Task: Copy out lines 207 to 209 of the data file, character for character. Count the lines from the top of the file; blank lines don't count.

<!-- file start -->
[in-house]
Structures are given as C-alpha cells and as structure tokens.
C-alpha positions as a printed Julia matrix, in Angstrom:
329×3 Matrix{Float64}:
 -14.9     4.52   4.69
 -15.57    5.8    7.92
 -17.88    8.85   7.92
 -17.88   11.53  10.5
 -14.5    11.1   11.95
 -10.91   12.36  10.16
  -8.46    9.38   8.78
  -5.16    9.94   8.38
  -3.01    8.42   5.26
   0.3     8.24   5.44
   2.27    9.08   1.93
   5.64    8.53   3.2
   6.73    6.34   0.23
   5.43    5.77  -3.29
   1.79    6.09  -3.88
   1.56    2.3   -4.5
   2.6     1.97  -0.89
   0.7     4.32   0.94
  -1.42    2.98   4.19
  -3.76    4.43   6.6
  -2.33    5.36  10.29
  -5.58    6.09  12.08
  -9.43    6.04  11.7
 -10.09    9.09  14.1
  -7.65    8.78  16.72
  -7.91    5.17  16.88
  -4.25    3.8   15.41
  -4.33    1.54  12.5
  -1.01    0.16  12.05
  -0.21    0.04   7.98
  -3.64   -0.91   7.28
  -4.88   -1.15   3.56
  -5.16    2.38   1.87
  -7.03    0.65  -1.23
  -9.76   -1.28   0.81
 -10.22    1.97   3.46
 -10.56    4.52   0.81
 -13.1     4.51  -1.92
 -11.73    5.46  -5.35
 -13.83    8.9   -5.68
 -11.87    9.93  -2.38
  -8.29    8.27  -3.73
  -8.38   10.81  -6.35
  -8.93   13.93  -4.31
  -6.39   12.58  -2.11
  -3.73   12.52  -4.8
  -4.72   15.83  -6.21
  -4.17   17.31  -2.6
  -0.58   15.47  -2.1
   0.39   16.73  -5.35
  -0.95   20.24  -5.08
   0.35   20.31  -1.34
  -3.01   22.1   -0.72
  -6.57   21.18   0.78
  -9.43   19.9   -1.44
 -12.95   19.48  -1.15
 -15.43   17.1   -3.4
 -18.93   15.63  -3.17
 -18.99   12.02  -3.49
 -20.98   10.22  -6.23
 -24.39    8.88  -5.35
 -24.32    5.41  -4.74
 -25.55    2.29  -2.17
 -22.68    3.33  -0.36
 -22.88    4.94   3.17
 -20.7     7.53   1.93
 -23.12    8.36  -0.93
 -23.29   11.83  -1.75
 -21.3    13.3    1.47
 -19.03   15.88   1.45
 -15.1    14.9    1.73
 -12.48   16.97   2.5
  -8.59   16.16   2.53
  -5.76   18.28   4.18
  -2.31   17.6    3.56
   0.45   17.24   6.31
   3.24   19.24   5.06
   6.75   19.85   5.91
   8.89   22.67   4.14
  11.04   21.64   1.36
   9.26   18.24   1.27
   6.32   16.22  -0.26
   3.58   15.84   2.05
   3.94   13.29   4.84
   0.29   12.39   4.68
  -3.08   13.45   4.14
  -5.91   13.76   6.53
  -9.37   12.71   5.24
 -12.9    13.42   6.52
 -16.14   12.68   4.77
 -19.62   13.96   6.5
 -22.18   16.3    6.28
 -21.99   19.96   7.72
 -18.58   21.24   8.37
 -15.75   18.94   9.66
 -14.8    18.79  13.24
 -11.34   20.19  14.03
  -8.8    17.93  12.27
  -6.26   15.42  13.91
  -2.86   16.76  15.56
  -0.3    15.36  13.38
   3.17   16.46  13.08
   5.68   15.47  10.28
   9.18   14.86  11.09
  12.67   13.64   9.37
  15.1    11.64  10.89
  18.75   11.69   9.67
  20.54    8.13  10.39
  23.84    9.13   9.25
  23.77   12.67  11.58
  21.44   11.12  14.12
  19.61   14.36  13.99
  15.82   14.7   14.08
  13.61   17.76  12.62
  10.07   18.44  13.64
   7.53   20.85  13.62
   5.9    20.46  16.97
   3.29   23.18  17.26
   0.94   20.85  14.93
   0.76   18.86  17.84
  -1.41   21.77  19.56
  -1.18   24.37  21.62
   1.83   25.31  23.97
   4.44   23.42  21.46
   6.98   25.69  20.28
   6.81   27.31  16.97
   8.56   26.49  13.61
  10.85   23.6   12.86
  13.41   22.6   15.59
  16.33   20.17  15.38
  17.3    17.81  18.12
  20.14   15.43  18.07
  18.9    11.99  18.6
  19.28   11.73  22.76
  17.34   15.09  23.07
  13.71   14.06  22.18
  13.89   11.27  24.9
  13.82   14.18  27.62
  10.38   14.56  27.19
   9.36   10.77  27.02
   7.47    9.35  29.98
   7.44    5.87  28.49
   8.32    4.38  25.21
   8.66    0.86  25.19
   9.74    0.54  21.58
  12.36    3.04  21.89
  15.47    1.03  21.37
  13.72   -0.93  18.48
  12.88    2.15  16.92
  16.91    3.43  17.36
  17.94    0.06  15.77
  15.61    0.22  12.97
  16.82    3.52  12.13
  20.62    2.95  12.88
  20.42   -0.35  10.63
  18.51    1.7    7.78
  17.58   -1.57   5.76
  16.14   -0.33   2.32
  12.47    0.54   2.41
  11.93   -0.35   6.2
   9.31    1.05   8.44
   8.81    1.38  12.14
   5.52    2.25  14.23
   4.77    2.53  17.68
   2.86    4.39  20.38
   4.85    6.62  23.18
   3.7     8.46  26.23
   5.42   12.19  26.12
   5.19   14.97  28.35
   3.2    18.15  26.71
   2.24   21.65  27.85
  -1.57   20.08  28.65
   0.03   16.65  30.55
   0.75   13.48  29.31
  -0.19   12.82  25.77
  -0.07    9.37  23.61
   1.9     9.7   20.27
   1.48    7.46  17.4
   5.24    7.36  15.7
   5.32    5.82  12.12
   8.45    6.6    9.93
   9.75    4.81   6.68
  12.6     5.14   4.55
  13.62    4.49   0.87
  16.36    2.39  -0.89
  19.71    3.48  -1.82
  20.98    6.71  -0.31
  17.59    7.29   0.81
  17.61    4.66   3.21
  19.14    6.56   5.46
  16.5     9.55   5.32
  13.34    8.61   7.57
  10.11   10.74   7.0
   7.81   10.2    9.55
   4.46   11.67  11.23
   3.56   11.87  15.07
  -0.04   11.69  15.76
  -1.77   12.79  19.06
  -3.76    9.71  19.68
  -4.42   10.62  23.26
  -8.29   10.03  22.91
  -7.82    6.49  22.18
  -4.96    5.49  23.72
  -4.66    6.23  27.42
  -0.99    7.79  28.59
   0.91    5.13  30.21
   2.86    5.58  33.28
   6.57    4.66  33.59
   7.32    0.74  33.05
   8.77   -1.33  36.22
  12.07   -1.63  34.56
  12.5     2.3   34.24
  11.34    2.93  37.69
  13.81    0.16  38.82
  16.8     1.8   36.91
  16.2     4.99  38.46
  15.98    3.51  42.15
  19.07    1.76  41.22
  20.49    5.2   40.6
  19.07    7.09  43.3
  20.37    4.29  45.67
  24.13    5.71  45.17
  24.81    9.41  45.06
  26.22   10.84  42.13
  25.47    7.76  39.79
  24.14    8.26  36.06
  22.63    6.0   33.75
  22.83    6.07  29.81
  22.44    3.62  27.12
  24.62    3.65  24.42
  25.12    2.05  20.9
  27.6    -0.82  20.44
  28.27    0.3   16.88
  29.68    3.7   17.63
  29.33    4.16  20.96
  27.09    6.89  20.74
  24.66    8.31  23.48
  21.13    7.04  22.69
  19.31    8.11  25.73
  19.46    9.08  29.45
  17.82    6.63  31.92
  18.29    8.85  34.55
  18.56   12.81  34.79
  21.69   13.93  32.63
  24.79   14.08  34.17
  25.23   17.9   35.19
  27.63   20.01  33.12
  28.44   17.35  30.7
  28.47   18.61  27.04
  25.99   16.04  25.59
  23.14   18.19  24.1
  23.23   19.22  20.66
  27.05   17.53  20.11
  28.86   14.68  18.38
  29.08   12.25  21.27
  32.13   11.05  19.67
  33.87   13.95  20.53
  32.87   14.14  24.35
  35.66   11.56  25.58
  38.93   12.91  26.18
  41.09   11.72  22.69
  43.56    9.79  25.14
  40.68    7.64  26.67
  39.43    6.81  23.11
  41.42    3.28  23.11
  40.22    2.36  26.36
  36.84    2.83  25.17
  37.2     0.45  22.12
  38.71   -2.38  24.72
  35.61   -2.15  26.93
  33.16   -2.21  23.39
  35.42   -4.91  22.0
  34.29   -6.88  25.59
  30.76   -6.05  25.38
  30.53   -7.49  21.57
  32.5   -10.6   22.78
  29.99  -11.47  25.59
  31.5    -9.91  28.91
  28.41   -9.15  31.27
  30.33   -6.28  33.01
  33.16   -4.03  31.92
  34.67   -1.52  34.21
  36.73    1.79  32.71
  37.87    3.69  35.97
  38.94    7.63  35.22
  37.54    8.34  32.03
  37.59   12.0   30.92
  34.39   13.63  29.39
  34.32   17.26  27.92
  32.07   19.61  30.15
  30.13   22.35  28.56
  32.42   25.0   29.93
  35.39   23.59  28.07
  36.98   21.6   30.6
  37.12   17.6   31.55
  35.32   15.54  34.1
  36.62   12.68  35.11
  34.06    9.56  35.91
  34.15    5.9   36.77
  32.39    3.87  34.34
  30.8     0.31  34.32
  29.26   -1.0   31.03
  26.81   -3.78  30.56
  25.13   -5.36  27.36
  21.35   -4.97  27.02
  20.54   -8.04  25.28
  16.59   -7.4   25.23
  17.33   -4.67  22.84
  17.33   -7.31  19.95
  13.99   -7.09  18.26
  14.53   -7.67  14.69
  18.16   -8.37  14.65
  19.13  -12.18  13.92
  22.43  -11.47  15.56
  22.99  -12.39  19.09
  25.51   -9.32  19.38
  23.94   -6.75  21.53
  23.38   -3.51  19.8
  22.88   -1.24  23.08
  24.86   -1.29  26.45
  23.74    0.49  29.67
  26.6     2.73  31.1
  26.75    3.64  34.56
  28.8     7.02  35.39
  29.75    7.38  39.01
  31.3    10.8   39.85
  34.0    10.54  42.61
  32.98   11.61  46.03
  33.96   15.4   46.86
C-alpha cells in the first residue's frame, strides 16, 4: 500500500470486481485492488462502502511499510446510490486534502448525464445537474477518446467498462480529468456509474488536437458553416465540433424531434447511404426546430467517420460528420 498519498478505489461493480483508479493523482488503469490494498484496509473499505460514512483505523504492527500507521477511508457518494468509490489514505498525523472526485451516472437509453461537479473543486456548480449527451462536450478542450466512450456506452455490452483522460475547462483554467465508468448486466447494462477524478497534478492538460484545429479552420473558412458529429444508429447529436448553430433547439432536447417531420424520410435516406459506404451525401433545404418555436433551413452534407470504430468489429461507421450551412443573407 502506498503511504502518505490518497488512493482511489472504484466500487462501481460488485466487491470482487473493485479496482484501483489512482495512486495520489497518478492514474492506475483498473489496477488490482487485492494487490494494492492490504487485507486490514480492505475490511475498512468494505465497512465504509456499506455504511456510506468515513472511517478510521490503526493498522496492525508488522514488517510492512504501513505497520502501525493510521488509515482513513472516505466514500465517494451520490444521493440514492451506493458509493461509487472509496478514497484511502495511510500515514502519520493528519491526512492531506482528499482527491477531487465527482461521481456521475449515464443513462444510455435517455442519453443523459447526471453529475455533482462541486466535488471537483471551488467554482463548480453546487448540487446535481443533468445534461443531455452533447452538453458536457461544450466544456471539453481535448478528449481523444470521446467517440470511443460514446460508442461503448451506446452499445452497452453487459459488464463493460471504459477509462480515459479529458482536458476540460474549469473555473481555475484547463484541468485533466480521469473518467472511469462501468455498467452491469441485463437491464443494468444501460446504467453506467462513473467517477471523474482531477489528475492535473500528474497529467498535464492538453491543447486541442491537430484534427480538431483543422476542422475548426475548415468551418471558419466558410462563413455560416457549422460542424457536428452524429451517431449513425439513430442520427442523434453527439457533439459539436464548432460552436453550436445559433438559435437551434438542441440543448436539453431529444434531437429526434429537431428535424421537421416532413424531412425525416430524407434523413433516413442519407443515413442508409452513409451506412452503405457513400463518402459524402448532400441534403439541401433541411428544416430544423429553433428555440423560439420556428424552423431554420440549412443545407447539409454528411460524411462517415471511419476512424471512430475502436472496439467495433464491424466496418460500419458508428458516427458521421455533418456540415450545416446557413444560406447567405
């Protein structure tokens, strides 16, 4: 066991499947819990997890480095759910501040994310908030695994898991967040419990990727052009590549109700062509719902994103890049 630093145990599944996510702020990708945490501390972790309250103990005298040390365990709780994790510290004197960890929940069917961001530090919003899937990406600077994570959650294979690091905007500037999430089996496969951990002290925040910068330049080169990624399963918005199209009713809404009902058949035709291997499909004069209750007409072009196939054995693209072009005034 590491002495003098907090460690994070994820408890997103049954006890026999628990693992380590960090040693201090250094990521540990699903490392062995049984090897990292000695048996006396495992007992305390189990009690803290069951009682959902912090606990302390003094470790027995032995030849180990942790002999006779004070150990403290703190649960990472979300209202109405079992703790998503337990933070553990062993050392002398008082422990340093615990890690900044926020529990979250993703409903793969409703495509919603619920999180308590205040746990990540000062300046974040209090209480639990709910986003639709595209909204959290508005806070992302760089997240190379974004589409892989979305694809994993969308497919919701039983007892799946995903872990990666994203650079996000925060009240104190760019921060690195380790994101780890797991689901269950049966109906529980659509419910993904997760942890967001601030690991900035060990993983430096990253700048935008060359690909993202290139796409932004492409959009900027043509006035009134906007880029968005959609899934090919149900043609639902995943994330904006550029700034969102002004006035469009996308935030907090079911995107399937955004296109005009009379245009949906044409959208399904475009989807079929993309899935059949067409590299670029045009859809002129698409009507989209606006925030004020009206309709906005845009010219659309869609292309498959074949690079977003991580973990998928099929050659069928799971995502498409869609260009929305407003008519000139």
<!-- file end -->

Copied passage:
  -4.96    5.49  23.72
  -4.66    6.23  27.42
  -0.99    7.79  28.59